You would think one might plow through books during a pandemic, making the most out of quarantine and isolation. Truth be told, that’s not what this reader found to be the case. I stalled. I plodded. Mostly, I couldn’t.

While I didn’t stop reading all together, I find I have read far less books than I might have in more normal years. Hardly a day goes by where I don’t consider that, wondering what it will take to get back up to a speed to take on all the beloved unreads on my bookshelves. There’s lots of learning to do and make useful.

The way I described it early on was that I had ‘lost my metaphysics’. I couldn’t, out of habit and reflex, rely on things the way I had before. I was in a mindfog. Others described ‘languishing‘. The reliable patterns of how life was lived and days were made was gone, and something of identity and well-being along with it. Forced into the very present moment, words seem to lose their heritage, meaning and purpose. They ceased to connect. The dependable way things were failed as normal gave way to the behavior change the lethal spread of Covid demanded (and, alas, still warrants).

The very moment of quarantine shutdown, I was writing an article about an artist whose work is often commissioned for public spaces, the cover story on Katherine Tzu-Lan Mann for an issue of Little Patuxent Review. I had just finished interviewing the artist, and had the piece settled in my head. It only wanting typing out. It should have been an easy thing to do as lockdown started and I would have some time, but I started to realize that I had to write a completely different piece than what was in my mind — how does one visit and view public art when one can’t, what does that say about art and experience, what of public art and place in particular? I began to realize that the underlying foundation to what I wanted to say no longer held sway. The piece became an altogether different consideration. I was stifled and it took me a while to ‘come to terms’ and write it.

Words have definitions that come from long development and understanding (agreed upon, or not). In a sense, they are The Past, and our reliance on the past in the way we now live. They connect us in this way. Along comes the pandemic and the every day way things used to be is no longer the way things are. For me that was particularly unsettling. Pushed into the present moment, the present room, disconnected from a reliable, collective understanding/participation, I lost a structure to the way things were. I lost my metaphysics, the way I understood the world.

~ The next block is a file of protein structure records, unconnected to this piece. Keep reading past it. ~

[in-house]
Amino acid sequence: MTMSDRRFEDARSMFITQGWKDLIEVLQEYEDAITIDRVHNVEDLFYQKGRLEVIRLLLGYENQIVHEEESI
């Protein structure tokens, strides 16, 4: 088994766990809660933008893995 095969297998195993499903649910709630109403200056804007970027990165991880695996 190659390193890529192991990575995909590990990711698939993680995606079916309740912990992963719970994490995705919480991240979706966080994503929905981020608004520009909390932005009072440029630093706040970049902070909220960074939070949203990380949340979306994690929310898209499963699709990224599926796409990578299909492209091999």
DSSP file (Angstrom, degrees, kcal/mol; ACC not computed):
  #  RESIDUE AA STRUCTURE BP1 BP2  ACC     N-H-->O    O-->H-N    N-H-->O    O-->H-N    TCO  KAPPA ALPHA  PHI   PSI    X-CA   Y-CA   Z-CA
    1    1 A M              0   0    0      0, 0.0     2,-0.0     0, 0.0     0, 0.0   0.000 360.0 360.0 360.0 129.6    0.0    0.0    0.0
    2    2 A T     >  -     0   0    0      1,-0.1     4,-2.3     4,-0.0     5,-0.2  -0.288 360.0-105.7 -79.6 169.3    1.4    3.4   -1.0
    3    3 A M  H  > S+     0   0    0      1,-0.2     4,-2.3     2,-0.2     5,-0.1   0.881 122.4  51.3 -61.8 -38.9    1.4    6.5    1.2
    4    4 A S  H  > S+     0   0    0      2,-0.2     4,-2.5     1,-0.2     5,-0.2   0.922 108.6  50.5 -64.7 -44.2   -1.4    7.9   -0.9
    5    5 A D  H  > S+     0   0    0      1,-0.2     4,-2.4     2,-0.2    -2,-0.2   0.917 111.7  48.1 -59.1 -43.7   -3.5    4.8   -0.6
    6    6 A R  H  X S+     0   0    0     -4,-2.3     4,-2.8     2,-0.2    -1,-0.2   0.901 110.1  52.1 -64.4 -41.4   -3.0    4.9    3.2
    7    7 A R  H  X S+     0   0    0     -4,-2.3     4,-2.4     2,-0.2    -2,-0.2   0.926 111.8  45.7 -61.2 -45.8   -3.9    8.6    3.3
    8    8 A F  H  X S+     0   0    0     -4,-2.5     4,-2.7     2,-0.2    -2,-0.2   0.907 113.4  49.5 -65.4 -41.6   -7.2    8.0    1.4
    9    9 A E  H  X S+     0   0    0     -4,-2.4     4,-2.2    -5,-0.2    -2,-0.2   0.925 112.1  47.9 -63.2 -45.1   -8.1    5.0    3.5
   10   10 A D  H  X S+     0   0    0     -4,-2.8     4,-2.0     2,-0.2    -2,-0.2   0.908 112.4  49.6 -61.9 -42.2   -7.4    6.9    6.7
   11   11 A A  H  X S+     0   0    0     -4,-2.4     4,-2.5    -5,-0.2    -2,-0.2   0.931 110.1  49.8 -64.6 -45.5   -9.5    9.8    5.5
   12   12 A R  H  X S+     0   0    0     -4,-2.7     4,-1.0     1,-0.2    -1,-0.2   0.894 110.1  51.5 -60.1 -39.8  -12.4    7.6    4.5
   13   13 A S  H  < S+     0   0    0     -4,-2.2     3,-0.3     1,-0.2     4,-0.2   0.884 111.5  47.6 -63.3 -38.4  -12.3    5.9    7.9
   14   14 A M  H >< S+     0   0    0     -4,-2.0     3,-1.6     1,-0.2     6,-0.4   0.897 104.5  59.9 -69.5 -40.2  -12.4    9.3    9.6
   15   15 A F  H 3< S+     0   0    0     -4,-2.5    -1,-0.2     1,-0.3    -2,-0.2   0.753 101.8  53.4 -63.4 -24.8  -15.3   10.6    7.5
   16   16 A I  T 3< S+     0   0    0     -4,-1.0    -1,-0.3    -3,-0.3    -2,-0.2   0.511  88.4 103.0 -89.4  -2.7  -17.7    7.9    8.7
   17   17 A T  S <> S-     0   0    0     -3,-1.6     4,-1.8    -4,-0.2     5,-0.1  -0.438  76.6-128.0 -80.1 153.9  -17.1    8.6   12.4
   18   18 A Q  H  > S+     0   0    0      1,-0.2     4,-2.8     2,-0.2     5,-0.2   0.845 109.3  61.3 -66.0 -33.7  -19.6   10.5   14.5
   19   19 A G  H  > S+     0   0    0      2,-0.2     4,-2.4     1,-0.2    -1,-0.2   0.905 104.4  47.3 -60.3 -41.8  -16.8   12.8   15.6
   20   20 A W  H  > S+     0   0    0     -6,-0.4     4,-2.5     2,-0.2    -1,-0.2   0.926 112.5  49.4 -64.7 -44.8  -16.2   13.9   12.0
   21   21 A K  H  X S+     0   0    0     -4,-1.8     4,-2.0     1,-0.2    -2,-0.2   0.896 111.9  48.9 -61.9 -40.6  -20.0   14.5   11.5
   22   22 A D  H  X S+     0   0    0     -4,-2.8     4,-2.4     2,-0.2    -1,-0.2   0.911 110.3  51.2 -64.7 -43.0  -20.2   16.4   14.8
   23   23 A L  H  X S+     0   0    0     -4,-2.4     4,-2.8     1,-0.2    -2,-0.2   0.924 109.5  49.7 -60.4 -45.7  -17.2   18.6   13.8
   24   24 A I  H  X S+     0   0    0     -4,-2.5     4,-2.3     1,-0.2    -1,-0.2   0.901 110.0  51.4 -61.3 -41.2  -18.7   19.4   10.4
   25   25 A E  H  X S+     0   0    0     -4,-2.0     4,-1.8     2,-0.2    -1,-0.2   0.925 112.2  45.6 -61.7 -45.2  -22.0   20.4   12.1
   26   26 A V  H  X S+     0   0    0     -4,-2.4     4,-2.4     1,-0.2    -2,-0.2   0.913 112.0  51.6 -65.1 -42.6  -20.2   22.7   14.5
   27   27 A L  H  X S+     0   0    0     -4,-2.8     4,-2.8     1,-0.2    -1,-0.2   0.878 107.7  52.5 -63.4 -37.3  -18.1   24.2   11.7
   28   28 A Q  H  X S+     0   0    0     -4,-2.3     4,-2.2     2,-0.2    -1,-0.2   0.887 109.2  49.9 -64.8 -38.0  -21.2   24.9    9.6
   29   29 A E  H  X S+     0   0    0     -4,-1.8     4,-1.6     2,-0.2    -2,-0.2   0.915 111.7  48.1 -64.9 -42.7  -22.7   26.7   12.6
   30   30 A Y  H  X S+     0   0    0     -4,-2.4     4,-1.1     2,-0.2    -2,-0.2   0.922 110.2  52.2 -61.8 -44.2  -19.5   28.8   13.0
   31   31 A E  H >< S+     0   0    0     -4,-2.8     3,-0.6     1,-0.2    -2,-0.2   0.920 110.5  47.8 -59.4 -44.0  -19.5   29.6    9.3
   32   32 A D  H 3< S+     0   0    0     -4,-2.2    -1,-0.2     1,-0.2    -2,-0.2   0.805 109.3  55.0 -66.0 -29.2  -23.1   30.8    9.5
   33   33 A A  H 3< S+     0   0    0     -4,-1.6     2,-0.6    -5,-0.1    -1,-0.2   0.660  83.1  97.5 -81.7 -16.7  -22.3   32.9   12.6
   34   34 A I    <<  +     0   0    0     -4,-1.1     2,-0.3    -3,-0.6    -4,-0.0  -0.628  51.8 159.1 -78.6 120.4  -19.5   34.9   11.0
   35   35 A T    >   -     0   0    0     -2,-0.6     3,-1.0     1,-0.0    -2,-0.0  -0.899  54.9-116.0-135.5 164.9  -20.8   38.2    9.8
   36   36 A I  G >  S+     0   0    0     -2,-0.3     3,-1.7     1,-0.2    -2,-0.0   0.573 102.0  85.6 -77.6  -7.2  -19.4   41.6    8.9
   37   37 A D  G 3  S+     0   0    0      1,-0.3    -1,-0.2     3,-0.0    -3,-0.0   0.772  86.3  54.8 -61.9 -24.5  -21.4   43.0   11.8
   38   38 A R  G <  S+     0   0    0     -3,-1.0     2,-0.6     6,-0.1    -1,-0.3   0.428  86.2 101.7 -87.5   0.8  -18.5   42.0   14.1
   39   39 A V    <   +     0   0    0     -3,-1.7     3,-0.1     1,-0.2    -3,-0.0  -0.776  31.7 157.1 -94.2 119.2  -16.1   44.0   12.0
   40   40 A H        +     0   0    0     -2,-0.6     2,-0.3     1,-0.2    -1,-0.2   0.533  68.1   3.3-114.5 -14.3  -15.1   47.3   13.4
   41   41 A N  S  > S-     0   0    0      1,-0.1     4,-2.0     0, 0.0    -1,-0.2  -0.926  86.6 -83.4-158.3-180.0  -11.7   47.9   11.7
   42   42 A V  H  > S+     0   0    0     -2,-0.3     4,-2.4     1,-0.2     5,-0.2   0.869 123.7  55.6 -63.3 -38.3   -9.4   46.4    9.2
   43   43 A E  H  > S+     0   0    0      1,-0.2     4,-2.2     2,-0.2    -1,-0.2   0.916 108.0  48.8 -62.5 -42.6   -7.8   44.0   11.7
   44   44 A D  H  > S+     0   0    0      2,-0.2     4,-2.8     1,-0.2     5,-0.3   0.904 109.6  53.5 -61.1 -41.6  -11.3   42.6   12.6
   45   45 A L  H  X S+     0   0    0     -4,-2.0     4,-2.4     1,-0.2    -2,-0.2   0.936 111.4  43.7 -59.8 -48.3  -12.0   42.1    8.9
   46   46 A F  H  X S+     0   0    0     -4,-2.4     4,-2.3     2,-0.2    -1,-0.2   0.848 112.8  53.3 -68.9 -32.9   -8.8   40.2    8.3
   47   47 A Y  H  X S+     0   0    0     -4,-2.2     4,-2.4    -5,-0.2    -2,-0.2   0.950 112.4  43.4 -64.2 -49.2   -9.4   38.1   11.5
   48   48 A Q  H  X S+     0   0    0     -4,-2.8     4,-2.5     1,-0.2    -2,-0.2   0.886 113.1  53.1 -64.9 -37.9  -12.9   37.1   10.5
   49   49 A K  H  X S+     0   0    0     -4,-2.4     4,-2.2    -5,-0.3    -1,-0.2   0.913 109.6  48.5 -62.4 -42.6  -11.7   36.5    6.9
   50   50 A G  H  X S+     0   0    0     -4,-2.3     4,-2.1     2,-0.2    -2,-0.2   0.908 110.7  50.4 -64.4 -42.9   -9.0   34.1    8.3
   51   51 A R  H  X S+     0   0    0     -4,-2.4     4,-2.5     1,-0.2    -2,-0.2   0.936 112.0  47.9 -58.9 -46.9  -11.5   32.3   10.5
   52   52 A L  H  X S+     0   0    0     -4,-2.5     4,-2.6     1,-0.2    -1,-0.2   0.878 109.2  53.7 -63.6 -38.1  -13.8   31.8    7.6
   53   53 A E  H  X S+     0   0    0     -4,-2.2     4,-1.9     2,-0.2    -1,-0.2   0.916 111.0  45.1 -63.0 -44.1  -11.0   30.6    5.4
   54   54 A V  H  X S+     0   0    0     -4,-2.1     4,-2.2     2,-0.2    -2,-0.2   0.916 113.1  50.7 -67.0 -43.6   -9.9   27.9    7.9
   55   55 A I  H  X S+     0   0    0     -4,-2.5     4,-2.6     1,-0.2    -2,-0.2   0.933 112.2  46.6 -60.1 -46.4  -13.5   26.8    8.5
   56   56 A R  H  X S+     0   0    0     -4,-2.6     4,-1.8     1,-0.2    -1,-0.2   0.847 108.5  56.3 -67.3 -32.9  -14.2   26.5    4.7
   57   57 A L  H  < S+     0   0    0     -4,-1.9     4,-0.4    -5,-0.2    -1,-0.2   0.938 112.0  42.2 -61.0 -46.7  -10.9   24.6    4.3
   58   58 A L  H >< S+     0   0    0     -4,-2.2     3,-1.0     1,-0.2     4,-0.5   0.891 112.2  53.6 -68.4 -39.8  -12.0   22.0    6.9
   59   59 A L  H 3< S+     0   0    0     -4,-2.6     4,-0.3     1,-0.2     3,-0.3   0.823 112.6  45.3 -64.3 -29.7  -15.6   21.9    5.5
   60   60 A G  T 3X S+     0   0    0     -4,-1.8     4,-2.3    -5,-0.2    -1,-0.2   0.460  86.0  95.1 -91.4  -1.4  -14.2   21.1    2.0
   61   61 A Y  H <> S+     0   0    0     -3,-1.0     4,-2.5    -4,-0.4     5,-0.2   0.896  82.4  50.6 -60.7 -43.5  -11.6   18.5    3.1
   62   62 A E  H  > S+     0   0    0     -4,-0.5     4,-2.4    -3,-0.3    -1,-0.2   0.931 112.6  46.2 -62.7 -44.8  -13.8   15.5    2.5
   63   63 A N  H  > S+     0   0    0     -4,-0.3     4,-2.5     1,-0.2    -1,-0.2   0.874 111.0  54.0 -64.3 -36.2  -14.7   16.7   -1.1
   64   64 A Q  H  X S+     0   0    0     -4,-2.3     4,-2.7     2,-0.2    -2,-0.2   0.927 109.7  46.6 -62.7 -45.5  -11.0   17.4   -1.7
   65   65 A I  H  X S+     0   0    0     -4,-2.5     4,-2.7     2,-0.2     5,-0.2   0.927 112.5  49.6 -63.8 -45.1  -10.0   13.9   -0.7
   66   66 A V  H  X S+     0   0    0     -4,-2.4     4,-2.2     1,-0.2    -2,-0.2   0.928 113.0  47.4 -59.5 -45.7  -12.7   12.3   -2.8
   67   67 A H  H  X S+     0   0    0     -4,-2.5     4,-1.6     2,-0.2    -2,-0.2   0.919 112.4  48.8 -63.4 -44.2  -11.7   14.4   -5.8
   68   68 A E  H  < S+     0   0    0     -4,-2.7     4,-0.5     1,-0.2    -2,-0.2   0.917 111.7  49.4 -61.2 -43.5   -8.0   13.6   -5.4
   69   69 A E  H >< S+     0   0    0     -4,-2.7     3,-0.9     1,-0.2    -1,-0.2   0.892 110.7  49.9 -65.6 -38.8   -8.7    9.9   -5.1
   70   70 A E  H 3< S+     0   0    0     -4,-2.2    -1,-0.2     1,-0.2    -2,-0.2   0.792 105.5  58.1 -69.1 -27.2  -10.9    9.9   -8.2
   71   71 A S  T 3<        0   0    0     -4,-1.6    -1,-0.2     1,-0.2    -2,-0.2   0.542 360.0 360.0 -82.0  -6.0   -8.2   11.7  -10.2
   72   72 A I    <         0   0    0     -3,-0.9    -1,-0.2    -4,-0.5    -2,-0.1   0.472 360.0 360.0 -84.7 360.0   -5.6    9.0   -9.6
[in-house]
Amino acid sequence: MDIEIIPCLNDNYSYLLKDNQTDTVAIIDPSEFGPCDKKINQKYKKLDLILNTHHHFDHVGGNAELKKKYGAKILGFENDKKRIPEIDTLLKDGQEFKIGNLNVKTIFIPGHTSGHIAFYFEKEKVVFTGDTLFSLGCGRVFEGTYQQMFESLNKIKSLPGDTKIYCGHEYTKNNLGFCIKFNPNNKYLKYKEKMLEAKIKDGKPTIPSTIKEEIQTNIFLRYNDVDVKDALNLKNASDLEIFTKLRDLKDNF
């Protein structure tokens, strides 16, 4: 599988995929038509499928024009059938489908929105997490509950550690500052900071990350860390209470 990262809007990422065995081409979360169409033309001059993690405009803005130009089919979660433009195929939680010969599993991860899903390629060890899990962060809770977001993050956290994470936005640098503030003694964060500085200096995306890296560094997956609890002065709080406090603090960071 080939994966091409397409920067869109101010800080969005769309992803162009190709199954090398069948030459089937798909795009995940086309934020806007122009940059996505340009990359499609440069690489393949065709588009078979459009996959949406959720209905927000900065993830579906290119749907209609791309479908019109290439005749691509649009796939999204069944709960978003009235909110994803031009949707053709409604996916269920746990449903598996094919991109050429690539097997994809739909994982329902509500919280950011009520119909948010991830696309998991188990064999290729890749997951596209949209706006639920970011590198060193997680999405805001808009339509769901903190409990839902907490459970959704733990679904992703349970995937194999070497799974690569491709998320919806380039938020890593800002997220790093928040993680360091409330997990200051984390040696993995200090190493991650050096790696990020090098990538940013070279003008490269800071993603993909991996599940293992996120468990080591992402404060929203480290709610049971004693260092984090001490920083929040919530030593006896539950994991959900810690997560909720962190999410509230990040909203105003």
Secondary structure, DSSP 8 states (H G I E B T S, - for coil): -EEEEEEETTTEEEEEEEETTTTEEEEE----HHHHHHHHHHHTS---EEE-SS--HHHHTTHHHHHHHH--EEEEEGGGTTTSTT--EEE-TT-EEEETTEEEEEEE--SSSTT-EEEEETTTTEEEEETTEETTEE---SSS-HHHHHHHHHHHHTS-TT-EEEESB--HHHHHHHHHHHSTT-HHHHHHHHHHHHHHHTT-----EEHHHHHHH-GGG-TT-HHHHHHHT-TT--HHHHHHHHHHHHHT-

I balked at reading. If you know me, you know that reading has a large part to do with who I am, how I become, how I give back. That sort of stopped at the pandemic’s beginning.

Wonder-fully, it was a book on gardening that started me up again. That first summer of the pandemic, when the numbers had settled, we took a road trip to an AirBnB on the side of a Fingerlake in New York, a way to get out of our own house and the dull rigor quarantine had imposed. We picked a place we were familiar with, knew enough about to know we could keep our pandemic-safe practices, and headed out. I packed a stack of books, of course, though I probably wondered why at the time. I wasn’t reading. One of those books was Katherine White’s Onward and Upward in the Garden.

Clifftop overlooking Seneca Lake, the rustic house we stayed in had a garden, and in that a metal table surrounded by chairs. It was there I cracked open this book. I fell into its pages, its way of seeing and saying. It is a marvel. A New Yorker editor writes reviews of seed catalogues in their heyday. How could that be interesting, and why is it three hundred some pages? Every season as the catalogues came to her, Ms. White would read and review the writing, which had a literary pedigree back then. Gardeners of the world delighted; readers of the New Yorker were charmed. It is charming, bewitching, settling, especially if you look up from its pages into a garden surrounding you as you read, realizing you are in the midst of a season and its beauty and being: things are doing what they are supposed to do. Count on them. The repeating cycles of Nature. Reassuring.